[1] “Intergenerational Trauma And Residential Schools | The Canadian Encyclopedia”. Thecanadianencyclopedia.Ca, 2021,

[2] DeAngelis, Tori. “The Legacy Of Trauma”. Https://Www.Apa.Org, 2019,

[3] Danieli, Yael et al. “The Danieli Inventory Of Multigenerational Legacies Of Trauma, Part II: Reparative Adaptational Impacts.”. American Journal Of Orthopsychiatry, vol 85, no. 3, 2015, pp. 229-237. American Psychological Association (APA), doi:10.1037/ort0000055. Accessed 26 July 2021.

[4] Guthery, Lisa S. “Exploration Of Intergenerational Transmission Of Trauma In Exploration Of Intergenerational Transmission Of Trauma In Holocaust Survivors Holocaust Survivors”. Scholarworks.Smith.Edu, 2016,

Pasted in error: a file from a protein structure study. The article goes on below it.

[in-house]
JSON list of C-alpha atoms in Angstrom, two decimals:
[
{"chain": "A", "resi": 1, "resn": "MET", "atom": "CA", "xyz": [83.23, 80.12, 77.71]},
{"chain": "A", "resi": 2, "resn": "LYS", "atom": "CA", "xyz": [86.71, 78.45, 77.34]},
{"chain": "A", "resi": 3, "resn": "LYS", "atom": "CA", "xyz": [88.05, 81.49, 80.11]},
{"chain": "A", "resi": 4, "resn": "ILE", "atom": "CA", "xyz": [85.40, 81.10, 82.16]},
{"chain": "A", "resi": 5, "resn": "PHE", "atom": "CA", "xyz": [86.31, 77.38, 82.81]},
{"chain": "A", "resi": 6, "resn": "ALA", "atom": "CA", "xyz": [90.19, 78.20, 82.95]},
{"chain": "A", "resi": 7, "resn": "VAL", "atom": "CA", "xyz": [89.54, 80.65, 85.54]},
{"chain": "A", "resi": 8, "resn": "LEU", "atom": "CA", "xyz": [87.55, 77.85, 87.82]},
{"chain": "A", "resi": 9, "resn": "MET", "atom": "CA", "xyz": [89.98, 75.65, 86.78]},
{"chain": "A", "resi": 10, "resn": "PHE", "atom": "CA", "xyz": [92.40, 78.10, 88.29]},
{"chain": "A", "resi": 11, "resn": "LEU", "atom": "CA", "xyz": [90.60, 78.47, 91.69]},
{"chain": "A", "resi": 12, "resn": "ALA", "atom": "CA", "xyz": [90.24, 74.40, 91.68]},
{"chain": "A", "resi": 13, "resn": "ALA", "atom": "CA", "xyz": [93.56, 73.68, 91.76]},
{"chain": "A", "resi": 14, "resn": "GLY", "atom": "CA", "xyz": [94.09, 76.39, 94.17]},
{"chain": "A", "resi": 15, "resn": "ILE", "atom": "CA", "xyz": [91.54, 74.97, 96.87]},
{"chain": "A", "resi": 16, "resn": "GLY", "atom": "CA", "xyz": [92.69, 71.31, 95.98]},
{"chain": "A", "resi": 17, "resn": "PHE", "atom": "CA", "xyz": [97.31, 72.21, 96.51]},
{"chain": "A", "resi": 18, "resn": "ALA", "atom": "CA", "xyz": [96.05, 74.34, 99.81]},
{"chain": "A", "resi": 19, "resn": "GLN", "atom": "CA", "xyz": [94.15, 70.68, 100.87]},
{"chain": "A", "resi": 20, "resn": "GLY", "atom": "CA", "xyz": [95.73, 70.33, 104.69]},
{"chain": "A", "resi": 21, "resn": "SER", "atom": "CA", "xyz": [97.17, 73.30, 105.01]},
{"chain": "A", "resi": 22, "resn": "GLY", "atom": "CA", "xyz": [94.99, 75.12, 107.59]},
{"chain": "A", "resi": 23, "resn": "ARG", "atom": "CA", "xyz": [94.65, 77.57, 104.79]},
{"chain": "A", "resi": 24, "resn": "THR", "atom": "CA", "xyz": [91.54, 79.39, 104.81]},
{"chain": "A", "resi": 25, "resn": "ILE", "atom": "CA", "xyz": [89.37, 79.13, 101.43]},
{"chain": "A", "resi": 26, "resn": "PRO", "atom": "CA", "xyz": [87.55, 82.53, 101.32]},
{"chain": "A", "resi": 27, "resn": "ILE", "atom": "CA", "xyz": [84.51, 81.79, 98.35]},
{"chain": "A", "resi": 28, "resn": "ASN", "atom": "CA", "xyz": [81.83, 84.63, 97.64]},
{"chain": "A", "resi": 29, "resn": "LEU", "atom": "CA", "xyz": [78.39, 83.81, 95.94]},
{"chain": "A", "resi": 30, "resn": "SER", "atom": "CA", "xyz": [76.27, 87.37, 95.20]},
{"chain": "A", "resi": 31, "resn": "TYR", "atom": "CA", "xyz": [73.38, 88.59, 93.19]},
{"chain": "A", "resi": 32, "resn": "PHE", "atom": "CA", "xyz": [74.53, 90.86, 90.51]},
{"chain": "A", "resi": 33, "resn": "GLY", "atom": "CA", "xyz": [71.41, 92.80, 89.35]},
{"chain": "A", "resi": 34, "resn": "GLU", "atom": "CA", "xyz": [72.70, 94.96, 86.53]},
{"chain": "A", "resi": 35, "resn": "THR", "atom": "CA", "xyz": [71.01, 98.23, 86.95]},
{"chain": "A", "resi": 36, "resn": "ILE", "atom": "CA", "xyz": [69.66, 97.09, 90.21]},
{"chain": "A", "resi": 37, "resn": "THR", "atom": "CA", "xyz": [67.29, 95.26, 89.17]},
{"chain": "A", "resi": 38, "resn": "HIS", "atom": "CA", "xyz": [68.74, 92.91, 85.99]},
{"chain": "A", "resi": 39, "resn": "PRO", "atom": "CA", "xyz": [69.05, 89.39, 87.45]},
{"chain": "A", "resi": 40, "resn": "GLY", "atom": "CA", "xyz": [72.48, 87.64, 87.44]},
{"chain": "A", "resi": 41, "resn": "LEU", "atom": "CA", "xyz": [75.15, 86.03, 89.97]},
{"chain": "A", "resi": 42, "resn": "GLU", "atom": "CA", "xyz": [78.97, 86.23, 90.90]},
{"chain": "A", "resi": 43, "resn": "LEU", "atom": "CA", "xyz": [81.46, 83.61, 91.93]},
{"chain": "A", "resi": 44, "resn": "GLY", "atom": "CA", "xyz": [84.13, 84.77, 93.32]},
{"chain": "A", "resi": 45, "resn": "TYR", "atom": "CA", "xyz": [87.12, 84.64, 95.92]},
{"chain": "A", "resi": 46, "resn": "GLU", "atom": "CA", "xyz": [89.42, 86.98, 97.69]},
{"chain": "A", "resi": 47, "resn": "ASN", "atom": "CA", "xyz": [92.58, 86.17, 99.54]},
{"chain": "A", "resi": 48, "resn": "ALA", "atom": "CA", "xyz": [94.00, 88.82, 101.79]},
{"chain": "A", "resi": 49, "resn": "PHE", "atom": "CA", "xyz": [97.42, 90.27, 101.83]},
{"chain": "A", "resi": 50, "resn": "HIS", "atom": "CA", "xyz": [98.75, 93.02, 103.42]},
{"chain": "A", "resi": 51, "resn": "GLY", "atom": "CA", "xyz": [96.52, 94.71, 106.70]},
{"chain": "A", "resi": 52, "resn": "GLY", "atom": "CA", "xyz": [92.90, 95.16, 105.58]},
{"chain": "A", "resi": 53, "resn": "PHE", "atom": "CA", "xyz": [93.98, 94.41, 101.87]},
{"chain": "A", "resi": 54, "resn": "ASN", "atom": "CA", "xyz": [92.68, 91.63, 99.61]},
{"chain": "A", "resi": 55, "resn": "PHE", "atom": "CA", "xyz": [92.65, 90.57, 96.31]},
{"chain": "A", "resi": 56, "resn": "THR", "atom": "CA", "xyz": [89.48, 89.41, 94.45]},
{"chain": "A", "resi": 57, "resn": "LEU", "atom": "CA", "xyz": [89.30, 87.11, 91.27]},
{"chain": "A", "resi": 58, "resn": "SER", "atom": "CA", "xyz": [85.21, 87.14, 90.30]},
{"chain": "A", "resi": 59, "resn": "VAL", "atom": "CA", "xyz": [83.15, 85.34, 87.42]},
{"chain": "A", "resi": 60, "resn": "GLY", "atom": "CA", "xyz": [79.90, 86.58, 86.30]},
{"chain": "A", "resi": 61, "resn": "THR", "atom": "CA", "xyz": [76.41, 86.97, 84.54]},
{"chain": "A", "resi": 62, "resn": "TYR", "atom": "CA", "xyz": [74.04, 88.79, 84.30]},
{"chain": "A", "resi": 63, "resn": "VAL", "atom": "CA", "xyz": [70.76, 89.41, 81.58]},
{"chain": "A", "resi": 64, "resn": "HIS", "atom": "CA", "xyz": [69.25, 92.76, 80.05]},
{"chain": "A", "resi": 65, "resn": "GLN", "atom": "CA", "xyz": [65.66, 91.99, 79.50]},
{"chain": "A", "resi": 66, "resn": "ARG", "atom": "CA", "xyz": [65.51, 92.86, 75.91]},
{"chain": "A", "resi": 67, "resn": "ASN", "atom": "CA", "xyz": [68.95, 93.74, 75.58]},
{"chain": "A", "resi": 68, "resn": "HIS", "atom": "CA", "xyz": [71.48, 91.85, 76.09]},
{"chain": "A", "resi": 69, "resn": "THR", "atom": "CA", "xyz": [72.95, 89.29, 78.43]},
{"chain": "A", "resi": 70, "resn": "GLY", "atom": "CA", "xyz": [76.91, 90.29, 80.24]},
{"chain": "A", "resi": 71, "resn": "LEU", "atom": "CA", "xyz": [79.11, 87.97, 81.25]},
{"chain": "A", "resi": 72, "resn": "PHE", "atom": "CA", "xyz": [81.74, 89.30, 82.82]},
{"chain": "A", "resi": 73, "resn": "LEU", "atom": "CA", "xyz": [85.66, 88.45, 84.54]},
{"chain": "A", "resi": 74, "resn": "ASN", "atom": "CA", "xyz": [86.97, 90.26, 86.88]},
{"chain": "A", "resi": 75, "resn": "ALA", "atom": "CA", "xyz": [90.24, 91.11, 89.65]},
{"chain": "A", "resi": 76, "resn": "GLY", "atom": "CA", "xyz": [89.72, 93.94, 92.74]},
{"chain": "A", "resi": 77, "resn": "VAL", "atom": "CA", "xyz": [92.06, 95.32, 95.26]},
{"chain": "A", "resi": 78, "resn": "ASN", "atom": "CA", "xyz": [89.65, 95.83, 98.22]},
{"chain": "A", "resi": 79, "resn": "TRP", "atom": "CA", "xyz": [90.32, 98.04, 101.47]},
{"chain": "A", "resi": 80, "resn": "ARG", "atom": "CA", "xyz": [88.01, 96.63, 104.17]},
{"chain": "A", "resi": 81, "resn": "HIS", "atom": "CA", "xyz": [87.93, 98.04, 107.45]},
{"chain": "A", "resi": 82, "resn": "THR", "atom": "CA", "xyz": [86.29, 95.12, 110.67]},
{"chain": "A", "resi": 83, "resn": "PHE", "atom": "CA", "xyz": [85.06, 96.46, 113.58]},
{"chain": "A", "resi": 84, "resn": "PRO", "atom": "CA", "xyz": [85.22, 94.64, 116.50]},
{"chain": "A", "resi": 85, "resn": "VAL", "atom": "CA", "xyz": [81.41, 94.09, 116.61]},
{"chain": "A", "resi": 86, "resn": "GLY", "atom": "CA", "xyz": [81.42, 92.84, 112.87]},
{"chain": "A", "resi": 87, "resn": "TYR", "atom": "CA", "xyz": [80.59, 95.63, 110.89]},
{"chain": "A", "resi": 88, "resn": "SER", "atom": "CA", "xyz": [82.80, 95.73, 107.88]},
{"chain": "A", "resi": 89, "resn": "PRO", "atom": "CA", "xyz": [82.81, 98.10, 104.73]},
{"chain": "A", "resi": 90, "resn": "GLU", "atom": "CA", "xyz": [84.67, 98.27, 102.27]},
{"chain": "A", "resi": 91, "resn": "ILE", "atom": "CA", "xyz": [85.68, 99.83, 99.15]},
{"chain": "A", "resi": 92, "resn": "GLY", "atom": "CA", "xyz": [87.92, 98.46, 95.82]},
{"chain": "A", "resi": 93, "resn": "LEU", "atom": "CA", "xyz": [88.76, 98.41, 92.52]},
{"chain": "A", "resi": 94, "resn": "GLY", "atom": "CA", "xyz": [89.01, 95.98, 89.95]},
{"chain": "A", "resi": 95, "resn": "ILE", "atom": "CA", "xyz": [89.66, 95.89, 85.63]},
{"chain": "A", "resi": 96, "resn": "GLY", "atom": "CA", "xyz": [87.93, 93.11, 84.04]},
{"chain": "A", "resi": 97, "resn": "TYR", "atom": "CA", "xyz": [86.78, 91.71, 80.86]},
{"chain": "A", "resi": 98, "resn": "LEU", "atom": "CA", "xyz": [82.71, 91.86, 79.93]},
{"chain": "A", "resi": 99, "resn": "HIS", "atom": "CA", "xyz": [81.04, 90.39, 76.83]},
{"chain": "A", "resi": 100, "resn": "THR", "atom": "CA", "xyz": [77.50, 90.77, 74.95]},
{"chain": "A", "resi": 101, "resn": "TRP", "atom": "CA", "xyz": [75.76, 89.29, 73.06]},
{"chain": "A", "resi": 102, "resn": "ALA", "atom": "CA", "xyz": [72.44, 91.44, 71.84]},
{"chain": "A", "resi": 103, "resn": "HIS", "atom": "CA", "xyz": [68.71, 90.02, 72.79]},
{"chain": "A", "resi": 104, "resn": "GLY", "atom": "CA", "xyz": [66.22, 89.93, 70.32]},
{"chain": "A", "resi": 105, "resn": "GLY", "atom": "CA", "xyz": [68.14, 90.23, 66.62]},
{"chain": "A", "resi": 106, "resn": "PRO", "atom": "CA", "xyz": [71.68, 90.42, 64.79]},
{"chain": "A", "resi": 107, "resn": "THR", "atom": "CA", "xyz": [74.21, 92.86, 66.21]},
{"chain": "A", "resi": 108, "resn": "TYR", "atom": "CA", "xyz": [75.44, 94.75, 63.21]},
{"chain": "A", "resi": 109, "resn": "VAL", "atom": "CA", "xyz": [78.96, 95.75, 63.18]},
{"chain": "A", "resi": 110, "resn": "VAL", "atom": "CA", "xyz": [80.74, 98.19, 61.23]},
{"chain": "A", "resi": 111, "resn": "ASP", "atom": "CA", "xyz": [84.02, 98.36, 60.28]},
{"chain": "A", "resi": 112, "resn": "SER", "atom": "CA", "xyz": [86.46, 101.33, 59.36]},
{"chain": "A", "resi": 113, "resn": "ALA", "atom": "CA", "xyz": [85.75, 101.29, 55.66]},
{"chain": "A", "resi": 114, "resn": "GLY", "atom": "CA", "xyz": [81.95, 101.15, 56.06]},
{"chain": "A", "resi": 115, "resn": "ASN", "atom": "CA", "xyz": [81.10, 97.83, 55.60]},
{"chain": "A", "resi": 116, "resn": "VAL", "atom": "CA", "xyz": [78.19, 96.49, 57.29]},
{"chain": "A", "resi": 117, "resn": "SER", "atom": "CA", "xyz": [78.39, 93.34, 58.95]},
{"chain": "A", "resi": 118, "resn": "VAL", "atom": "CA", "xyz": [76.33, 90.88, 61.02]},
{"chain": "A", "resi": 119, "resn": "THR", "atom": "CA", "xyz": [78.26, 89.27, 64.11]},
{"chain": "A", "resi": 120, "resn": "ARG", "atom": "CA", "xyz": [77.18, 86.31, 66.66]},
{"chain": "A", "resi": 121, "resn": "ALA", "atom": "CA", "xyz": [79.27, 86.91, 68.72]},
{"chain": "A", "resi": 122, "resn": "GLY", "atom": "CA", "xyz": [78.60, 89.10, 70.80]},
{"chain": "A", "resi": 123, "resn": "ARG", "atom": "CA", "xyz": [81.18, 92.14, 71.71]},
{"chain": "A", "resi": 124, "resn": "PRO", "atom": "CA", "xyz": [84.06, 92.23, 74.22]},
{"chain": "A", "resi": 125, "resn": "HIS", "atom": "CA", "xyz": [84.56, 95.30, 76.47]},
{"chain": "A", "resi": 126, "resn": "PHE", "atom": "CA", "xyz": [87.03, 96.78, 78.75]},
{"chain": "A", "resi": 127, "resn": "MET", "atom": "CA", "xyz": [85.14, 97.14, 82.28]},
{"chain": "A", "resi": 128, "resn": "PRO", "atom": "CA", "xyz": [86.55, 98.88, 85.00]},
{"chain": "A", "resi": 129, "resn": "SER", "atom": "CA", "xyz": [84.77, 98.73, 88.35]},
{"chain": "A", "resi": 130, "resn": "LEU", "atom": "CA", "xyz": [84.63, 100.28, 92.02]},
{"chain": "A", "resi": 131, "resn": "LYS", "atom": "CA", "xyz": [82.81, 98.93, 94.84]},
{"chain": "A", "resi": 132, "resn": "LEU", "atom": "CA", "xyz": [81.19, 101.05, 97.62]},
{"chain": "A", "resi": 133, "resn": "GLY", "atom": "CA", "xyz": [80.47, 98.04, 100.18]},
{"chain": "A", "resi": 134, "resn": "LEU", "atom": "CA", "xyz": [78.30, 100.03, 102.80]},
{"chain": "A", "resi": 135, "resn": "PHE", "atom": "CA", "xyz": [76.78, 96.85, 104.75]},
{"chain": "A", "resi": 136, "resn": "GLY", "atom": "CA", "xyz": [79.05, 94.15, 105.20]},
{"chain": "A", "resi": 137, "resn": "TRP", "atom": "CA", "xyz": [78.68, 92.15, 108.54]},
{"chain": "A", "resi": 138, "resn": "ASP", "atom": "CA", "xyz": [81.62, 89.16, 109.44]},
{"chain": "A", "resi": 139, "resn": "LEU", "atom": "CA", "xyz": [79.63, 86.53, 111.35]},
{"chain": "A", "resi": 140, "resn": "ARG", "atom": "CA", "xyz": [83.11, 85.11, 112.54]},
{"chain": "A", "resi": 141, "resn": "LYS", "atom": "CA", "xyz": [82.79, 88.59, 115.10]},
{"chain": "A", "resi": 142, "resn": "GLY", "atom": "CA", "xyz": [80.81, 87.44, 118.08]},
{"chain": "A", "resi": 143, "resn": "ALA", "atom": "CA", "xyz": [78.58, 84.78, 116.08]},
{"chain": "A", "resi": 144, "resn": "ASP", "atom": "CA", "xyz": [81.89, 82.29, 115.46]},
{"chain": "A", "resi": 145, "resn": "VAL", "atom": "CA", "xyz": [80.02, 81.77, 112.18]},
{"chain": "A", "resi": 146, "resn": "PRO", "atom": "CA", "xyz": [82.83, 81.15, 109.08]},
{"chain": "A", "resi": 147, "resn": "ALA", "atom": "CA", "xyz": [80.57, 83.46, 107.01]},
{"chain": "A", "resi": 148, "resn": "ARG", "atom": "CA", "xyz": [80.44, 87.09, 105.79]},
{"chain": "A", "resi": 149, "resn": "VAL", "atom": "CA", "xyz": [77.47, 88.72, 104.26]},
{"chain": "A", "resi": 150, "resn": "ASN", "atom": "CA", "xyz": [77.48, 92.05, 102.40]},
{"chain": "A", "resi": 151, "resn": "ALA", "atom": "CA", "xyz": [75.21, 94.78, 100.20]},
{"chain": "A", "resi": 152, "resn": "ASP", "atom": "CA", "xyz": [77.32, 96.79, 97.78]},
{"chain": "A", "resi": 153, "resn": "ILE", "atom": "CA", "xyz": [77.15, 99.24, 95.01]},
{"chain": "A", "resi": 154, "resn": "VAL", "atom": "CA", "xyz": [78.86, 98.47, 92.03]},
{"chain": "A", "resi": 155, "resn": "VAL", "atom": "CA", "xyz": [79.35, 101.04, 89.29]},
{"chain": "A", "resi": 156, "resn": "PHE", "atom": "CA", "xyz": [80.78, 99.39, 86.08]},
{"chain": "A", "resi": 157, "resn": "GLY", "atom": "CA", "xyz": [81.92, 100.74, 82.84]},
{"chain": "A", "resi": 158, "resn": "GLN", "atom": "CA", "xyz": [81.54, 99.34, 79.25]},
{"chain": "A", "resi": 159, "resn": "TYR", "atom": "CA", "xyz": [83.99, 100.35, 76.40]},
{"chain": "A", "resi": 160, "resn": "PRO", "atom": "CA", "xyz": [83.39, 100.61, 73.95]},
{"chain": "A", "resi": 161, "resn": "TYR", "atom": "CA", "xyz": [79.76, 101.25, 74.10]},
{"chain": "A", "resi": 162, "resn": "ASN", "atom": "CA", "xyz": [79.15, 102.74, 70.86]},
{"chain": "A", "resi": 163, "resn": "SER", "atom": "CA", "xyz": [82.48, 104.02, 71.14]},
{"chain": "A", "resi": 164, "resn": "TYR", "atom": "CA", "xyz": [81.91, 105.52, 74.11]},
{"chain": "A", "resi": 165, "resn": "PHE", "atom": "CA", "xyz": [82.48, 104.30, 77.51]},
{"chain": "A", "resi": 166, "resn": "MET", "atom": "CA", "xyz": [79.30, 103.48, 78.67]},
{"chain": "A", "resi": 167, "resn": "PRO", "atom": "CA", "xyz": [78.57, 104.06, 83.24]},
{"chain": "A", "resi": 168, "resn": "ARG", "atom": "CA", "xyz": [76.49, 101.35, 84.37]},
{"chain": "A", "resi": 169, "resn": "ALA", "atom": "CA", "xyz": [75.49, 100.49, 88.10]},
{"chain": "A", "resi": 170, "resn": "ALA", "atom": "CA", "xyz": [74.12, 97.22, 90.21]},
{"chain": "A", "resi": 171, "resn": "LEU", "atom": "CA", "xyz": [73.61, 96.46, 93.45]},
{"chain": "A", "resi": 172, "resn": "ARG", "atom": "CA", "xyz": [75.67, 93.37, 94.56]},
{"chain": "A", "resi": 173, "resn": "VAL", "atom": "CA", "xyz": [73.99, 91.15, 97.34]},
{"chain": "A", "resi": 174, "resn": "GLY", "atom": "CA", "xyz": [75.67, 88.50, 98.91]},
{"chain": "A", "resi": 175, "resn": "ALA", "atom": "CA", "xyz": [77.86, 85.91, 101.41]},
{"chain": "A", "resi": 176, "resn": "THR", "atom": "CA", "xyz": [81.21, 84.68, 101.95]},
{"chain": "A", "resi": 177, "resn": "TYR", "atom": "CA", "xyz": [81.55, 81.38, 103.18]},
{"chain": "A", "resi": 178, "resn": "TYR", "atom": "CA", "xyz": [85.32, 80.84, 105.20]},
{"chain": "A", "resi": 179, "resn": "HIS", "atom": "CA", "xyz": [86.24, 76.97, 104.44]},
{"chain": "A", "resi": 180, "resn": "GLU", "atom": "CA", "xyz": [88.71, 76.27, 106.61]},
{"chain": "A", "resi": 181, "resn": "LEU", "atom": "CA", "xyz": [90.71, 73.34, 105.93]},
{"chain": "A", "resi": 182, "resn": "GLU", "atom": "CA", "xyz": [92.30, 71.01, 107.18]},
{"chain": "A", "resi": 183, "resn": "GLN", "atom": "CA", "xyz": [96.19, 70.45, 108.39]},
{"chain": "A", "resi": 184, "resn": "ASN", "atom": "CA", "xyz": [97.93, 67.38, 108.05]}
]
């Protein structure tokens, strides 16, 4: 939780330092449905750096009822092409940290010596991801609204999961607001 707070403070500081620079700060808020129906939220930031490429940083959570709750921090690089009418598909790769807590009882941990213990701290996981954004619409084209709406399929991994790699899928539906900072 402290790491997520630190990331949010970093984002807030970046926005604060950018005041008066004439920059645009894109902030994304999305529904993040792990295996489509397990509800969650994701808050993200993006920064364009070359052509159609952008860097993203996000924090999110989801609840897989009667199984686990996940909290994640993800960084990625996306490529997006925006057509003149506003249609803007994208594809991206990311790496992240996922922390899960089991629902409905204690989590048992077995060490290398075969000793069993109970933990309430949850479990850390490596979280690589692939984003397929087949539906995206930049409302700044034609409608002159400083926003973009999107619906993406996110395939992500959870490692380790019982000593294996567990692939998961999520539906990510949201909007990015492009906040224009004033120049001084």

[5] Danieli, Yael et al. “The Danieli Inventory Of Multigenerational Legacies Of Trauma, Part I: Survivors’ Posttrauma Adaptational Styles In Their Children’s Eyes”. Journal Of Psychiatric Research, vol 68, 2015, pp. 167-175. Elsevier BV, doi:10.1016/j.jpsychires.2015.06.011. Accessed 26 July 2021.

[6] Yehuda, Rachel et al. “Influences Of Maternal And Paternal PTSD On Epigenetic Regulation Of The Glucocorticoid Receptor Gene In Holocaust Survivor Offspring”. American Journal Of Psychiatry, vol 171, no. 8, 2014, pp. 872-880. American Psychiatric Association Publishing, doi:10.1176/appi.ajp.2014.13121571. Accessed 26 July 2021.

[7] Curry, Andrew. “Parents’ Emotional Trauma May Change Their Children’S Biology. Studies In Mice Show How”. Science | AAAS, 2021,